EDIT: I have received a lot of commentary on this, enough legitimate commentary that I decided to take a closer look at my answer. The results were mildly surprising to me. See below.
Either one has the right meaning and does not really carry bad connotations in my own intuition, although others have commented that questioner connotes an interrogation and that they much preferred asker.
I found this unusual, since questioner is by far the more common word in general English use:
A Google Ngram query for 'asker, questioner' reveals that 'questioner' is found overwhelmingly more often than 'asker'. In addition to the Google Ngram, a query against the BYU Corpus of Contemporary American English gives the following relative rankings:
WORD 1 (W1): ASKER (0.05)
WORD 2 (W2): QUESTIONER (19.53)
While the British National Corpus query gives:
WORD 1 (W1): ASKER (0.01) NONE
WORD 2 (W2): QUESTIONER (90.00)
At this point, I would've recommended you stick with questioner in most cases. And that answer was accepted, but it was not popular, and I wondered why. Dictionaries and thesauri did not show any evidence that either was more or less used, or had any particular connotation. I investigated whether it was a UK-US difference, but found no evidence of that either; the commenters did not have a geographic bias that I could discern.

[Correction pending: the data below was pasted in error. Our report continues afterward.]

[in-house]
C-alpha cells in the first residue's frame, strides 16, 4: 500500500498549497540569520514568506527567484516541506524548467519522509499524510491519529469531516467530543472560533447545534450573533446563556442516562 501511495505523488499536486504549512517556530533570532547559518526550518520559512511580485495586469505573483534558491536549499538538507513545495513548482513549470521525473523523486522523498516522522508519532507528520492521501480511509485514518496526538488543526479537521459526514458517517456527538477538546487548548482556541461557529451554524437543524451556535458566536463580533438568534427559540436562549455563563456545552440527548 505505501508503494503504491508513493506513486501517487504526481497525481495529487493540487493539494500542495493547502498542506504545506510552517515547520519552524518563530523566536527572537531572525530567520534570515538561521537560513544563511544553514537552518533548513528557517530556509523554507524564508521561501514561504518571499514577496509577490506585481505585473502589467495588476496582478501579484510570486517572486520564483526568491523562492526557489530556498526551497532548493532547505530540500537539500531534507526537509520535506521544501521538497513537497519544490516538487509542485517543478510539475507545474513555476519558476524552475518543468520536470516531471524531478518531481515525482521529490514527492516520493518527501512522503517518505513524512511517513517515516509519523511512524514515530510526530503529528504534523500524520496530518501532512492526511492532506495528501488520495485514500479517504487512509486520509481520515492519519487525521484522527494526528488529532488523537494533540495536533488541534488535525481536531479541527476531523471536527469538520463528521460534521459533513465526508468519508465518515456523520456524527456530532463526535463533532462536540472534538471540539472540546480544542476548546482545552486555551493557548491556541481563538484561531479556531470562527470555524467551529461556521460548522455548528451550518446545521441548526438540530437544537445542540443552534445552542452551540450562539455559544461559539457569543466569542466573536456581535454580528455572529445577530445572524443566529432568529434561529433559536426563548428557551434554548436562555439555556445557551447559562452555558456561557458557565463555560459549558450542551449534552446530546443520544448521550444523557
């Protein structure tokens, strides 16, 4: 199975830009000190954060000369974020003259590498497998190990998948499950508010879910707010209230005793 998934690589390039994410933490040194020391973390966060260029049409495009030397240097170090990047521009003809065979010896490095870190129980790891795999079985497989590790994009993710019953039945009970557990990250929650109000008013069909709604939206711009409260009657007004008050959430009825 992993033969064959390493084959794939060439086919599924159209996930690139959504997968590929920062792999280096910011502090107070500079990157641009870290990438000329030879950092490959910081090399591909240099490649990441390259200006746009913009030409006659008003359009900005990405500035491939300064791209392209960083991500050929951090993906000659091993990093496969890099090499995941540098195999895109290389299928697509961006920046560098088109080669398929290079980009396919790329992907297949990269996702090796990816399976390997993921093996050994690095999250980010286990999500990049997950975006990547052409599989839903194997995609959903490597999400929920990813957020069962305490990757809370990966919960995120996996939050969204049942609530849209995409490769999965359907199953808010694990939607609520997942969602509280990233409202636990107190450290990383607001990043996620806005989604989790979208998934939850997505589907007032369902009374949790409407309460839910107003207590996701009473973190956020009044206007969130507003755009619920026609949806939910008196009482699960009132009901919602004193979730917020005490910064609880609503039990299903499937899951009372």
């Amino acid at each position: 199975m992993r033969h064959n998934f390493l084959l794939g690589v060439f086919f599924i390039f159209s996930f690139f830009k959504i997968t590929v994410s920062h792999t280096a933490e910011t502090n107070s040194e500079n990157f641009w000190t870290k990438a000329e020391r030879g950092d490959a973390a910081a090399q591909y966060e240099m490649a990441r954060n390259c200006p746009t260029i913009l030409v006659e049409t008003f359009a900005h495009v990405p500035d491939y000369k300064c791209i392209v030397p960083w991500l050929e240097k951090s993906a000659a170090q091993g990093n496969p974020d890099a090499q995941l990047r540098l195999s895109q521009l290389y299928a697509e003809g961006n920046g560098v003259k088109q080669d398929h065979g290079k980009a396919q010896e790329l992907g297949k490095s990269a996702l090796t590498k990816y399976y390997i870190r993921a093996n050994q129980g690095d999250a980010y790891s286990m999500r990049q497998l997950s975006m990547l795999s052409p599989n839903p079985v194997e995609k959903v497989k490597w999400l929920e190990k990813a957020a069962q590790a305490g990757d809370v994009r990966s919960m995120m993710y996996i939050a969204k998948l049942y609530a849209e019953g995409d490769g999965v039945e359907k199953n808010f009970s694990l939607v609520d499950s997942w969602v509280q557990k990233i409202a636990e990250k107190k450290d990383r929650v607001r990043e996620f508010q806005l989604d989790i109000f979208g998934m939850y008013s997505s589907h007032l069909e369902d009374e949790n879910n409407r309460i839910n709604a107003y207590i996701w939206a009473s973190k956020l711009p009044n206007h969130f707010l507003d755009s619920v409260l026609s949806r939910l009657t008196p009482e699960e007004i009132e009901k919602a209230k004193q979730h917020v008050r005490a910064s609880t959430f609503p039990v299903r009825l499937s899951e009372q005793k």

Then I realized I had the perfect corpus right at hand: Stack Exchange itself! So I ran a search query against all SE sites. And to my surprise:
site:stackexchange.com asker About 24,600 results
site:stackexchange.com questioner About 3,260 results
And there you have it. In general English usage across all contexts, questioner is favored. But in Internet-based interactive context like that found on this -- a question and answer site -- asker is used more often by far.
Why is this so? I suspect that is because a query limited to StackExchange also limited the context to a more neutral or descriptive use. Alternatively, it may be that SE users come from a subset of the population -- generational? gender? education? -- that favors asker as more neutral.
Since you specifically say, "The context can be taken as referring to the people who ask questions on this site" then I must say that, contra my earlier thoughts, asker is the answer.